Tuesday, February 9, 2010

My Own Ignorance

Neville Angove

 I really should have read the manual first.

I saw the film, "Law Abiding Citizen", yesterday. At his first court appearance, the protagonist (Butler) seems to go over the top by claiming that the judge "...took it in the arse...." This was not needed at this time in the plot. But at the movie's end, it was obvious why it was inserted by the director (no pun intended). It reinforced the director's argument that no matter how hard we tried to abide by the rules, those who claim to live by the rules will change them to win, effectively giving all of us it "...in the arse...."

Since I am a victim of this behaviour by the public servants of New South Wales and its Health Department, I do feel some sympathy. It is hard to struggle against people who only care to retain power and avoid responsibility, and who do this by changing the rules to make sure no one else has any power to even suggest that some of these servants of the public are avoiding responsibility.

At the moment, government in Australia is determined by whatever faction of the public servants is the most persuasive. The politicians can play their games, but the public servants control the information flow to and from the politicians, determine what policies will be implemented, and self-assess how well they implement these policies. Even a hunk of the media is subservient to the wishes of the public servants, if it wishes to receive government advertising. The Fairfax media is a prime example, always pushing the public service viewpoint and criticising the politicians. Murdoch's media, in the other hand, criticises anything according to its news value.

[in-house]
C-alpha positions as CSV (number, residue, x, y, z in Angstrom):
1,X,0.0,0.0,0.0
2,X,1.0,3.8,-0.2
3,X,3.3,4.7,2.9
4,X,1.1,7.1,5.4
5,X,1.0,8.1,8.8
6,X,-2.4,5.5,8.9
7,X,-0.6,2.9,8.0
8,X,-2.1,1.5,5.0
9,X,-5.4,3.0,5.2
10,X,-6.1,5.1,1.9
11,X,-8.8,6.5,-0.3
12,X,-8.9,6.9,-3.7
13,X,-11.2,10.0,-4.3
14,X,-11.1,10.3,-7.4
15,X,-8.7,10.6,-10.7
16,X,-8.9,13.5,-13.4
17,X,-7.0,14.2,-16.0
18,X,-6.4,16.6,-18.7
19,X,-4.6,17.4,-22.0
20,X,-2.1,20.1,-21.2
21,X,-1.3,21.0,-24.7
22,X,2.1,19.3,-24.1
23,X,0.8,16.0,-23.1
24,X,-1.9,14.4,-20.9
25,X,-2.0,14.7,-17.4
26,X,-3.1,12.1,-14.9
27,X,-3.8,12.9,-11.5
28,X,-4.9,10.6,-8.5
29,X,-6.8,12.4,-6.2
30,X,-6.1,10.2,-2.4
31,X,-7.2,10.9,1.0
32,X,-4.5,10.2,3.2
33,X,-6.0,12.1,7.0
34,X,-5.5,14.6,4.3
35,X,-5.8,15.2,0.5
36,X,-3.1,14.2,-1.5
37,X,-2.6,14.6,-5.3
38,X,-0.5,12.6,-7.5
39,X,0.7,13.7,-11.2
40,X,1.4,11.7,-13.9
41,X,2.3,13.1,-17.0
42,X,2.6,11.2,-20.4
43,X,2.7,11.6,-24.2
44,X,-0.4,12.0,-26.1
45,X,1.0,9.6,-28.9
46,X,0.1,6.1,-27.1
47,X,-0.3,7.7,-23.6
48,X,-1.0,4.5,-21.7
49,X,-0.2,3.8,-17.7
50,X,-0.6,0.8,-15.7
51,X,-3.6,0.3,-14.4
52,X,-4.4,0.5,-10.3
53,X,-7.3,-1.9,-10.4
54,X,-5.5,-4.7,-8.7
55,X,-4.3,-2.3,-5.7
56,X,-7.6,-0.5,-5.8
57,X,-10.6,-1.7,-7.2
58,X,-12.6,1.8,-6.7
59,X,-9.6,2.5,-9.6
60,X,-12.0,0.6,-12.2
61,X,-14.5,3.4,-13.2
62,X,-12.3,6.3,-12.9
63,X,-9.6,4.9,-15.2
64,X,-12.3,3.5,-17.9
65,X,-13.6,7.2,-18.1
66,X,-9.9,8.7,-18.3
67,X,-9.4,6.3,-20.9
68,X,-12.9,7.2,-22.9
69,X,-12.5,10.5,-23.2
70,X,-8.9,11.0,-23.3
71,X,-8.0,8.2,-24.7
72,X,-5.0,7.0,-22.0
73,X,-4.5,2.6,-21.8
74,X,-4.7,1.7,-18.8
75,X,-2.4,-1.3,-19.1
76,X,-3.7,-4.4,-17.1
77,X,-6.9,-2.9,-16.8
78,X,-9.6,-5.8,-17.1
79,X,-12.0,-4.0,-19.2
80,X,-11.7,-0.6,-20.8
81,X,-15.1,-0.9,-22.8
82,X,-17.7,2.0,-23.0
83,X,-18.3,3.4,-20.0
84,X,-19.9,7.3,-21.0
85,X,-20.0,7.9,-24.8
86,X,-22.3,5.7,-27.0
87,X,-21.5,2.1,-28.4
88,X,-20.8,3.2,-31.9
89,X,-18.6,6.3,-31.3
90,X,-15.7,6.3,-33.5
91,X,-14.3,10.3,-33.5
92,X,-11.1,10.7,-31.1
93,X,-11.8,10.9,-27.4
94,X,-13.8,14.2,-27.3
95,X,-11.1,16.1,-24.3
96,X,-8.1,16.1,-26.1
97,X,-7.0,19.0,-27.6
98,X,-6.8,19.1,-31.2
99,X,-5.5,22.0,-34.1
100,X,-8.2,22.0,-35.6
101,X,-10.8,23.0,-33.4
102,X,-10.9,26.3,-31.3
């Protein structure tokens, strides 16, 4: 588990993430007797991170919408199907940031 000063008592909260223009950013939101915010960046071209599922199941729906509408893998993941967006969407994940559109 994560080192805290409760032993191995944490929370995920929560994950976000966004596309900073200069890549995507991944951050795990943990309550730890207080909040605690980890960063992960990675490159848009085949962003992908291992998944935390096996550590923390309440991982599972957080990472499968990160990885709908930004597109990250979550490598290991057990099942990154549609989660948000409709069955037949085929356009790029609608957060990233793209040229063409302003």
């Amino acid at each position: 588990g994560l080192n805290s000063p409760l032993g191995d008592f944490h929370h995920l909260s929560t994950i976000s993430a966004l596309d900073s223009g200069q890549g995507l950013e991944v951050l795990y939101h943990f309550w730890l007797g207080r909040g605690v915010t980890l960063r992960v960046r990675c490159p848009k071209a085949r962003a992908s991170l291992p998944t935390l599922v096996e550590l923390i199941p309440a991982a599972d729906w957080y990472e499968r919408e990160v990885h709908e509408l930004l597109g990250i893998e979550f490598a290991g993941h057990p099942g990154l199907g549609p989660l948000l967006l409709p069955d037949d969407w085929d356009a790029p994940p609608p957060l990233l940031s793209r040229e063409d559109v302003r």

You would think that the avoidable deaths of between 5,000 and 30,000 hospital patients a year because of negligent hygiene would generate some attention. It doesn't.
It does get much of the supporting medical literature censored, though. The fact that most of those in the medical profession tend to be scientific and statistical illiterates does not help. Then, since medical professionals believe they are gods, they can't be taught, can they?

In any event, junior members of the medical profession cannot take their seniors to task over their negligence, not if they want careers. And the senior members can't take junior members to task over hygiene negligence, since they have been involved in covering up negligence cases for their whole careers.

1 comment:

  1. Hospital staff will not admit to anything. Imagine admitting you might have helped kill a patient, or covered up the negligent death of one? Fat chance!